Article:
It's easy to dismiss the amount of difficulty involved in location shoots. A few years ago, Joey Lawrence (JoeyL) shot a personal project of portraits in Ethiopia. Whether traveling by van, boat or Indiana Jones plane, it's great to have the opportunity to see how hard the literal journey was on the way to the figurative photographic destination. Just handling the equipment was a pretty substantial undertaking.
About a month ago, I traveled to Southeast Asia to put THE ULTIMATE, PORTABLE TRAVEL PACK (shortened name, rights still reserved) to the test. Several people asked for a follow-up. How did this tiny, travel kit work out? …Did I even get any pictures I liked? …And most importantly, did I lose everything gambling on a high-stakes Muay Thai tournament, only escaping with my life and seven fingers? Read on to find out.
In this episode of National Geographic Live! Martin Schoeller travels to a very remote part of the Brazilian Amazon, deep inside the largest section of protected rainforest in the world. Schoeller photographs the Kayapo tribe as they are traditionally as well as documents how they are coping with the changes that have been brought on by the modern world. He applies both a photojournalistic approach to the story as well as his more-known style of lit portraits, and both are pretty stunning.
At 60,000 years old, the Australian Aboriginal culture is the oldest, longest-running culture on Earth. Amy Toensing photographed them for National Geographic, lending her intimately deep sense of storytelling to the sad and tragic history of their culture and the bond they share with their land.
One week from today I’ll be on the other side of the world, shooting a personal project that’s been years in the making. On the one hand, I have to be prepared for all kinds of situations. On the other, I can’t bring a suitcase. What do I bring… what do I leave behind… and can I get away with only one shirt?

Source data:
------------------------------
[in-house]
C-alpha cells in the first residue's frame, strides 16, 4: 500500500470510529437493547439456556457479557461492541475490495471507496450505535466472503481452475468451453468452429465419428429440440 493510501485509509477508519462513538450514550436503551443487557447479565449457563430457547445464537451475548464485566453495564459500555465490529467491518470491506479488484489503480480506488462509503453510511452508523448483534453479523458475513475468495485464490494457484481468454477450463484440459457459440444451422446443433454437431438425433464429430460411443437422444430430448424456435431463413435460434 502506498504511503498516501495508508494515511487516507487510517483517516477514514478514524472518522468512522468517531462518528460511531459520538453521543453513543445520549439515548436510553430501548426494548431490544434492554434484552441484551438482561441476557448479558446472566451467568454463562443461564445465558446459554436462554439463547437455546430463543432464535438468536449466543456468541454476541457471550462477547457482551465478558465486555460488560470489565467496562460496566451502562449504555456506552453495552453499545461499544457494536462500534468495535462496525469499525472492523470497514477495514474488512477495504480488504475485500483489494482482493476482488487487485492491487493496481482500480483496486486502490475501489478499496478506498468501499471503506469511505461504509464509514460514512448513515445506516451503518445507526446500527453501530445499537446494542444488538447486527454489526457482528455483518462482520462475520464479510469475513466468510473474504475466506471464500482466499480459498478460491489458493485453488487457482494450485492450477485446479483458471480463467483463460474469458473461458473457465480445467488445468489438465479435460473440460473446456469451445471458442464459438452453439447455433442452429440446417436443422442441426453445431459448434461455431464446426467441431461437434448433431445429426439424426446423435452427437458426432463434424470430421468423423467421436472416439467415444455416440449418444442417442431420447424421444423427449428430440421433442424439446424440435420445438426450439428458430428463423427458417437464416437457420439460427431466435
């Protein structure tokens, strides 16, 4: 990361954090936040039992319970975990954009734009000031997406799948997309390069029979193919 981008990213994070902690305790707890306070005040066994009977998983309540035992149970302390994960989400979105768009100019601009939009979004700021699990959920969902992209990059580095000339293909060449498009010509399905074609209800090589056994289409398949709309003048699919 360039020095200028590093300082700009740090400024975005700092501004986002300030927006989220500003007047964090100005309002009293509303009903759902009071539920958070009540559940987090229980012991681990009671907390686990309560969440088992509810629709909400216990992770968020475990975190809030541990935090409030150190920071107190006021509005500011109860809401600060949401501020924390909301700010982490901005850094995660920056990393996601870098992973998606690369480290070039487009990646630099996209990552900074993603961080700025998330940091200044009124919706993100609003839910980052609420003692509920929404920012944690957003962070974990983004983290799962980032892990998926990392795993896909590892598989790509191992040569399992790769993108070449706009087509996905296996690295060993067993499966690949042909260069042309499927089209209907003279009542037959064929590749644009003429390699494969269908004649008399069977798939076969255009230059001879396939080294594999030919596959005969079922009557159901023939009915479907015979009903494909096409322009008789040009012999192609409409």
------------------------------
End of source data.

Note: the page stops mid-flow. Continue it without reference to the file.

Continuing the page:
I'm always fascinated by what makes the best photographers think they way they do. What shapes their ways of seeing? In the current climate of photography, it's easy to get lost in everything technical. We can often lose sight of the most important thing about photography...why we photograph. In this video from Steve McCurry's Youtube channel, we get a glimpse at what goes on in the master mind of perhaps the world's greatest living photographer.
Alison Wright is a tremendous inspiration as a photographer and a human being. In this always fantastic episode of National Geographic Live! we are shown just some of her adventures and a glimpse of her unrelenting fearlessness. After almost being killed in a bus crash in Laos in 2000, she persevered though a recovery process where she was told she would have trouble with mobility and never work as a photographer again. Two years later, she climbed Mt. Kilimanjaro.